Google shuts shopping search service in China

Google shuts shopping search service in China

Summary: Search giant said the service did not produce the impact as expected, and the closure comes three months after it also shut its China-only music download service.

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TOPICS: E-Commerce, Google, China
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Google has pulled the plug on its shopping search engine in China, three months after it did the same with its music download service in the country.

The U.S. Web giant said the service is closed effective Dec. 12. It decided to do so in order to better optimize resources, according to a blog post Wednesday.

The shopping search service in China was intended to be a bridge between consumers, and retailers and traders, but the level of impact did not meet the company's expectations, Google said. The company will instead focus on mobile advertising with AdMob, mobile and desktop display advertising, and export-oriented search advertising, which will help Chinese companies thrive on the Internet.

Google remains committed to helping Chinese businessmen and traders use Google Shopping to reach consumers in other markets around the world, it added.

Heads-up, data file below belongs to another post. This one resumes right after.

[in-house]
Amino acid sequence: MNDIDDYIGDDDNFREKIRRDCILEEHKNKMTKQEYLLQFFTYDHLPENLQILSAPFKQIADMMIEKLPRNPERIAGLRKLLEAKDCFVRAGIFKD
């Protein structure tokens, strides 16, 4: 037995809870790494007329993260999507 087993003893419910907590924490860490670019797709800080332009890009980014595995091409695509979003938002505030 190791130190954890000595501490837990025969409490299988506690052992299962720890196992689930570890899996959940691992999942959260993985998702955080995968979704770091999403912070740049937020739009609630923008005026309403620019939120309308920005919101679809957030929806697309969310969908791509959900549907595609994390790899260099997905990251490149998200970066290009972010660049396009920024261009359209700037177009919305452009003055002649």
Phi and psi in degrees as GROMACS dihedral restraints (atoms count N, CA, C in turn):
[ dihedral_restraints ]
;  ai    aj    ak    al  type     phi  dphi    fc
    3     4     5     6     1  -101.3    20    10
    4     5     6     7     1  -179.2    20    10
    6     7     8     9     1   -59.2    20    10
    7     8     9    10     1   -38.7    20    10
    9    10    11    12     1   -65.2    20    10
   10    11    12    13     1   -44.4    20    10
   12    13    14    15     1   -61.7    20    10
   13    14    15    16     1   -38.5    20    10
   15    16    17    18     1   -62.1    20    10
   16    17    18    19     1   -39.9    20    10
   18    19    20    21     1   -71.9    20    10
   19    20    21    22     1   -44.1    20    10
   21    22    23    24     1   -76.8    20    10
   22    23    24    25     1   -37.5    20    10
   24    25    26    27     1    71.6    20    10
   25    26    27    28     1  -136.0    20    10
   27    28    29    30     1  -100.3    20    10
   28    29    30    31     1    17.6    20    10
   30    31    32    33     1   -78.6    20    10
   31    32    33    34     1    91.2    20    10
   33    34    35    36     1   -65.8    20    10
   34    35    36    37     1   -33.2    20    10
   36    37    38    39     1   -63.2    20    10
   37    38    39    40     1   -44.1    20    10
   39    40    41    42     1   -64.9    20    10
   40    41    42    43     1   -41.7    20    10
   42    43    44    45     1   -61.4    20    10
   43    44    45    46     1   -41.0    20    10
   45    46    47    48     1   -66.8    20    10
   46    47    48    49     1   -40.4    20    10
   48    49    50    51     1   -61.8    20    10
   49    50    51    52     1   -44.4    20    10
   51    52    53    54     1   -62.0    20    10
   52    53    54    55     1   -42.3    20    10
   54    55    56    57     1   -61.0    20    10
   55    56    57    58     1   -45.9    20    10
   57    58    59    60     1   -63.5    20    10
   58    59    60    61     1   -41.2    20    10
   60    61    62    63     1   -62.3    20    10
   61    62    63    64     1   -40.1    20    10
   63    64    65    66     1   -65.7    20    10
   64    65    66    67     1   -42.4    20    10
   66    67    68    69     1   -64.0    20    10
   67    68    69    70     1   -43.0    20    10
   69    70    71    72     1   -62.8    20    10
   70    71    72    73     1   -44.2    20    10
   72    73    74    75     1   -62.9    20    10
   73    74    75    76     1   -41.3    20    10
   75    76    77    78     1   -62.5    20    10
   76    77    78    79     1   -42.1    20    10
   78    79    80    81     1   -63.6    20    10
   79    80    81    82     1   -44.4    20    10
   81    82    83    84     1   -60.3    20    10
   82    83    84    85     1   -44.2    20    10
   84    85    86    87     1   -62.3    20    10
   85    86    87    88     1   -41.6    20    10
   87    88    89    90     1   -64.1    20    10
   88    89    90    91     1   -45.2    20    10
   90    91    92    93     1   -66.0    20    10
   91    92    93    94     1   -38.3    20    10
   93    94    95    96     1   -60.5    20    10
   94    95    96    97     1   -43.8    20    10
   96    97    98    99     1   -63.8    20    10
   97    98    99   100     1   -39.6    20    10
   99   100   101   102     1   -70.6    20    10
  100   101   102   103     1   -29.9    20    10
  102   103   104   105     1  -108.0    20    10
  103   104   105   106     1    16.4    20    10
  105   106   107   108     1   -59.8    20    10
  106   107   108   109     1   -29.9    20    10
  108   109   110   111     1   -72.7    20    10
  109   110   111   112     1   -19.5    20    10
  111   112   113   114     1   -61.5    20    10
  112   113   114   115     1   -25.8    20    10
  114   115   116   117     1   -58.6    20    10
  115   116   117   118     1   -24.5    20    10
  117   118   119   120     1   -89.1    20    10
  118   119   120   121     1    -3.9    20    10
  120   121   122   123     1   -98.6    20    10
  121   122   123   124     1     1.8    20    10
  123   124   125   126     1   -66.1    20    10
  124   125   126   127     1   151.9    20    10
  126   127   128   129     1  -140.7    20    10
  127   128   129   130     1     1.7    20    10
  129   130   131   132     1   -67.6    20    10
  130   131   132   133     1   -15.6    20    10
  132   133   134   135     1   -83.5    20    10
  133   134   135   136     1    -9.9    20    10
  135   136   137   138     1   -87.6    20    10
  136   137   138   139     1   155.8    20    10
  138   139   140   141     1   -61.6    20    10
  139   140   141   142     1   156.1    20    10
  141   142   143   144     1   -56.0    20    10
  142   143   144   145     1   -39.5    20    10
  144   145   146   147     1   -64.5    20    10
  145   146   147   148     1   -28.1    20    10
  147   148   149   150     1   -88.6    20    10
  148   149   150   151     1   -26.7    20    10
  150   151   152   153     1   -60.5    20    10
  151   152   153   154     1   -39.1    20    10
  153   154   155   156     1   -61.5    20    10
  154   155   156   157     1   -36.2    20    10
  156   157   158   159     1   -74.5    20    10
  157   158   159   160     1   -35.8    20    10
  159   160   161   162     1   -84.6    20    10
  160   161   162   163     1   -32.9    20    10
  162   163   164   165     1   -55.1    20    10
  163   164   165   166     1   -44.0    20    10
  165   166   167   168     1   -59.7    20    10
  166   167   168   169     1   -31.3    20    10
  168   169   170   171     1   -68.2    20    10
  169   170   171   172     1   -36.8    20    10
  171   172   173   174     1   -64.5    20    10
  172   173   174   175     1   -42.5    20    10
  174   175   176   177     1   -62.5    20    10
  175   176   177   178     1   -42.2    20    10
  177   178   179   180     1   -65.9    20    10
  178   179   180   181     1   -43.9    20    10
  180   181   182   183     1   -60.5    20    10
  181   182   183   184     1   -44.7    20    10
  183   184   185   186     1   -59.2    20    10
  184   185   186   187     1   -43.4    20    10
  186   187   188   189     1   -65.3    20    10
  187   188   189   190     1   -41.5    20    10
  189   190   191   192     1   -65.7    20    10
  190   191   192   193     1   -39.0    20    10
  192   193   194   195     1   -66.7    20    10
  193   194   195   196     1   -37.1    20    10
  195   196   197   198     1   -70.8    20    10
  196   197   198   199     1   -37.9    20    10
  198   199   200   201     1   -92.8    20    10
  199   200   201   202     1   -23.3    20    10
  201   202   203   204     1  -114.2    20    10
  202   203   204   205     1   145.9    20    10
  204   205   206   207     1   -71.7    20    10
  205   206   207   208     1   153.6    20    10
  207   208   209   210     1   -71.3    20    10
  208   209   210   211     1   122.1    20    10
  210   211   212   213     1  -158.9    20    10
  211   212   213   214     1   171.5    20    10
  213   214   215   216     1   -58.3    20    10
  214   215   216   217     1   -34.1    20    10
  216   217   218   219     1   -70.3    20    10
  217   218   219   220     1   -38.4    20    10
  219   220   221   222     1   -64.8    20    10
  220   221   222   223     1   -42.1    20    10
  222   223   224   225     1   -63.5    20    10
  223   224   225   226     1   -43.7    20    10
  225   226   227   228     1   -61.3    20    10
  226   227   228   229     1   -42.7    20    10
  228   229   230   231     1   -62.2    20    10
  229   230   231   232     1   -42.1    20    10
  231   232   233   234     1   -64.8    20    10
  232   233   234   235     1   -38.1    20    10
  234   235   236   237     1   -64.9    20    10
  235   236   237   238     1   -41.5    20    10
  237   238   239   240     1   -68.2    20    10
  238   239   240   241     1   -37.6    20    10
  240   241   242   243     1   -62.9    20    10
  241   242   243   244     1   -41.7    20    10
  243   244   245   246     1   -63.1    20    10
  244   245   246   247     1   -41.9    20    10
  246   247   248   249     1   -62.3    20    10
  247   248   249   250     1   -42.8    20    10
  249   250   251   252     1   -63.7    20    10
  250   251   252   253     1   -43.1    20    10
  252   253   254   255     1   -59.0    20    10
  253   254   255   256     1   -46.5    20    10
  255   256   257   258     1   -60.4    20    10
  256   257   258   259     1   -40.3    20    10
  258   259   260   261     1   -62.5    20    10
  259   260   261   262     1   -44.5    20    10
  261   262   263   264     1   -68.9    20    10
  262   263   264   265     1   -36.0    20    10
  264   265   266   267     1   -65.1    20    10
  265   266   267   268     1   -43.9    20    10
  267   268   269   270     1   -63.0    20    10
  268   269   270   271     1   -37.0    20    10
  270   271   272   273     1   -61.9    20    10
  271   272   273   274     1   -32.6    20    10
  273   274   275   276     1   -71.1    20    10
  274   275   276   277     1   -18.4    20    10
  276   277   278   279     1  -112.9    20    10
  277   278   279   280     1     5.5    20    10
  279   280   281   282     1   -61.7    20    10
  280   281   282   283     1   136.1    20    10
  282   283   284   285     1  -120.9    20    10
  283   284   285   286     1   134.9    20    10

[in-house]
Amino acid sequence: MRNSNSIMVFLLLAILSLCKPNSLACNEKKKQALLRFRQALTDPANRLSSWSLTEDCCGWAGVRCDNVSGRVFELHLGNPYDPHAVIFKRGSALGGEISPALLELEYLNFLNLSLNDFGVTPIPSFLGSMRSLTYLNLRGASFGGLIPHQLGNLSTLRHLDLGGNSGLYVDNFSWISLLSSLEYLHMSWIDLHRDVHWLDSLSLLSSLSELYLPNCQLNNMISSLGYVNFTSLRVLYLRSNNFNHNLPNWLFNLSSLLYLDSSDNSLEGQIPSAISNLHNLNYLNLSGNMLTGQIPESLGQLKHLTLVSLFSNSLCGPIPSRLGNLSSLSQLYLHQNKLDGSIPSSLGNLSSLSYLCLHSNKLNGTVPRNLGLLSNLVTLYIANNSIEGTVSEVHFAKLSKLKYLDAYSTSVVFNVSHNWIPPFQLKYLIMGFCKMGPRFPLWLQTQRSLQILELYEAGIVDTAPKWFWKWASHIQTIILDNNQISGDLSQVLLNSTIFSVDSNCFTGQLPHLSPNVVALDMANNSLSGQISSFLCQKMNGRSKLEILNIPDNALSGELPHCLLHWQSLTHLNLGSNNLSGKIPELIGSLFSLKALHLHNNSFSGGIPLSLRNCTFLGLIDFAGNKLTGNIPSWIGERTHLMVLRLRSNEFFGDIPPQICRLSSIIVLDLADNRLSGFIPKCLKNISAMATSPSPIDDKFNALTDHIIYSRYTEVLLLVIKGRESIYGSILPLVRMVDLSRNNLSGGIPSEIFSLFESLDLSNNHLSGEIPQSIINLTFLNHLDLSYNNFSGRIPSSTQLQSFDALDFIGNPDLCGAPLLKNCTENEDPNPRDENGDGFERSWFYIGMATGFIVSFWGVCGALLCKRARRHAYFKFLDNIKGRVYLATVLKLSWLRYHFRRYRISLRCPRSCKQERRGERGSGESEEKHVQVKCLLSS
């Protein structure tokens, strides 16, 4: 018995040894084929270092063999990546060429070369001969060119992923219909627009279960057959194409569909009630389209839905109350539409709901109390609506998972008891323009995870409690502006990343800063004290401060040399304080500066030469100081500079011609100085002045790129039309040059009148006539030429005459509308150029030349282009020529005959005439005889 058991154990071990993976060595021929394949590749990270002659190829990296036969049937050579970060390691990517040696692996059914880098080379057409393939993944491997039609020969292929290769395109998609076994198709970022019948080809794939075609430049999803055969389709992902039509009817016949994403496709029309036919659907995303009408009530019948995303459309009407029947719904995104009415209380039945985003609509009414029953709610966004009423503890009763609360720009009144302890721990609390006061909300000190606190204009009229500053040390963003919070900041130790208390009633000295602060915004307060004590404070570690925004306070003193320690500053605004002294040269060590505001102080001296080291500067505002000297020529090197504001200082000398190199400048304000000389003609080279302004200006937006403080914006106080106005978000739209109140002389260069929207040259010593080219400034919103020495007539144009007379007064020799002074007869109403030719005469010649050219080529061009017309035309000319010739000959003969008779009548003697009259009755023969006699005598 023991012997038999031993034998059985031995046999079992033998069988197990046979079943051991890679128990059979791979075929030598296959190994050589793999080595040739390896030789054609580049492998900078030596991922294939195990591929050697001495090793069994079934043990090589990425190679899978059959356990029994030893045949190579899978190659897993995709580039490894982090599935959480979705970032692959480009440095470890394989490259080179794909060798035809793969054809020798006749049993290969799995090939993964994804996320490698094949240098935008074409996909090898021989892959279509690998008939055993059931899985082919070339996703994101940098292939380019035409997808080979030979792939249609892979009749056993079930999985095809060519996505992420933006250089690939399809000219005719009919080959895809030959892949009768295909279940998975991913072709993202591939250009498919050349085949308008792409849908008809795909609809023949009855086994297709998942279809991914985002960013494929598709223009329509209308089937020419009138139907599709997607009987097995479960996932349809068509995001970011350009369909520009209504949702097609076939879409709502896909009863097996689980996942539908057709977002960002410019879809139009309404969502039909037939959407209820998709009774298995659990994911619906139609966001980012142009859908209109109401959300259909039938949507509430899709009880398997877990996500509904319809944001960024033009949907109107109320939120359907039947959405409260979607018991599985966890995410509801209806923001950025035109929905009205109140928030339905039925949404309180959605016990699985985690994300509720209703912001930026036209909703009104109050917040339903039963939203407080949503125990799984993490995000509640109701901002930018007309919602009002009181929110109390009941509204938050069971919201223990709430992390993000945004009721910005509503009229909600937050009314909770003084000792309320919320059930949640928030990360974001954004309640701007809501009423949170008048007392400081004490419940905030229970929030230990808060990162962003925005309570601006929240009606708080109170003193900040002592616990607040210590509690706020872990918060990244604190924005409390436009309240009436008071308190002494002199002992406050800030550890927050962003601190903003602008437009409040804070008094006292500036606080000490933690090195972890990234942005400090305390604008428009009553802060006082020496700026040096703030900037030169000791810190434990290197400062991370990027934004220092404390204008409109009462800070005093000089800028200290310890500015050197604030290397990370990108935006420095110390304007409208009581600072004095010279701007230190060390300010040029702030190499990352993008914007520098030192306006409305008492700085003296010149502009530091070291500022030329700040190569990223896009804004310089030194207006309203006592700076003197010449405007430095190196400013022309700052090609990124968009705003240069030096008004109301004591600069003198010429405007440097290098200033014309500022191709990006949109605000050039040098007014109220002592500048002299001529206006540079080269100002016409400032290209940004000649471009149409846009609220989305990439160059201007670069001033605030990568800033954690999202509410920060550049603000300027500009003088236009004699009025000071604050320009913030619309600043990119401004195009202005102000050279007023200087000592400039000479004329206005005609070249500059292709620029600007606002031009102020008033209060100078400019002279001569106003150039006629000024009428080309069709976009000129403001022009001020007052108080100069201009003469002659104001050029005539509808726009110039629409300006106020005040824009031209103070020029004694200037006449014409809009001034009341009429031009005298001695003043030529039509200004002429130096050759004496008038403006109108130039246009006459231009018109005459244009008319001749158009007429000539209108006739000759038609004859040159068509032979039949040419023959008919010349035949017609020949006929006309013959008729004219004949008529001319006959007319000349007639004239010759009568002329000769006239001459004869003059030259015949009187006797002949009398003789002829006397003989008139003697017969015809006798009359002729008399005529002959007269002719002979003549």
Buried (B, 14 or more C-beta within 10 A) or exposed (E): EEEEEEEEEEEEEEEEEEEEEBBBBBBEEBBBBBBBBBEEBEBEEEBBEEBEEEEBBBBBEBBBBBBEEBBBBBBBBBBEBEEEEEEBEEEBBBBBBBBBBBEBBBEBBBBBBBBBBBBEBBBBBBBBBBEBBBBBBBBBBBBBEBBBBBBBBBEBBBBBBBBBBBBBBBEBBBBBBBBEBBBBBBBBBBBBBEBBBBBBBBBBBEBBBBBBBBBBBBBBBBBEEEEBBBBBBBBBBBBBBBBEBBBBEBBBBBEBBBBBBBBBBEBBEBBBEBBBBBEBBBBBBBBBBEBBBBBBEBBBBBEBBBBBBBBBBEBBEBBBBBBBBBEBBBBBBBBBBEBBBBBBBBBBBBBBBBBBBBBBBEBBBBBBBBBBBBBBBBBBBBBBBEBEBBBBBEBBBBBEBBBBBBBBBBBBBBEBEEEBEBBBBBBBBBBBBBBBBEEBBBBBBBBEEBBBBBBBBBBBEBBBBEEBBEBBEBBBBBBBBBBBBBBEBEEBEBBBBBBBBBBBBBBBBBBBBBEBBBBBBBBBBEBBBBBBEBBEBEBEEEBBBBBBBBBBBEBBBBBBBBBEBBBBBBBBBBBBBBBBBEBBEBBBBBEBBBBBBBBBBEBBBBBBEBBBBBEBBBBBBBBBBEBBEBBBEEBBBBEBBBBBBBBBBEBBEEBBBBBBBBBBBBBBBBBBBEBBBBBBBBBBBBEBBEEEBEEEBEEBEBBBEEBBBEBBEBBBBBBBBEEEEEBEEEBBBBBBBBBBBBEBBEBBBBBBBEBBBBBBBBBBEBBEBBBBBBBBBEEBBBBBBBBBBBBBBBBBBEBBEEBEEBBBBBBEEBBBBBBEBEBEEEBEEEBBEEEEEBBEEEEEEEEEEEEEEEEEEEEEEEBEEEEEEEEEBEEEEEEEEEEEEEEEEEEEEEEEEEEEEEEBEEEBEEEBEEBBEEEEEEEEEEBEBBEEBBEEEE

Its shopping search service, which was launched in 2009, competed with domestic rivals such as etao.com by Alibaba, Bloomberg reported. Wallace Cheung, a Hong Kong-based analyst at Credit Suisse, said in the report Google ought to focus on non-search business in China since it "posed no competition to Alibaba from day one".

Other services like AdMob and mobile and desktop display are "good businesses [because these are] without any concern about their government relationship", Cheung added.

Google similarly shuttered its Chinese music download service in September, saying the impact of the product was not as great as it expected.

Both the shopping search and music download services, among others from Google, continued to be available in China even after the Web giant had a fallout with the Chinese government in 2010 for refusing to comply with the Chinese government's regulations on censoring search results. It moved its servers and domain name from China to Hong Kong.

Despite its limited presence in the Web search space in China, Google in October said it plans to increase mobile advertising presence in the country as more people use mobile handsets to access the Web.

Topics: E-Commerce, Google, China

Jamie Yap

About Jamie Yap

Jamie writes about technology, business and the most obvious intersection of the two that is software. Other variegated topics include--in one form or other--cloud, Web 2.0, apps, data, analytics, mobile, services, and the three Es: enterprises, executives and entrepreneurs. In a previous life, she was a writer covering a different but equally serious business called show business.

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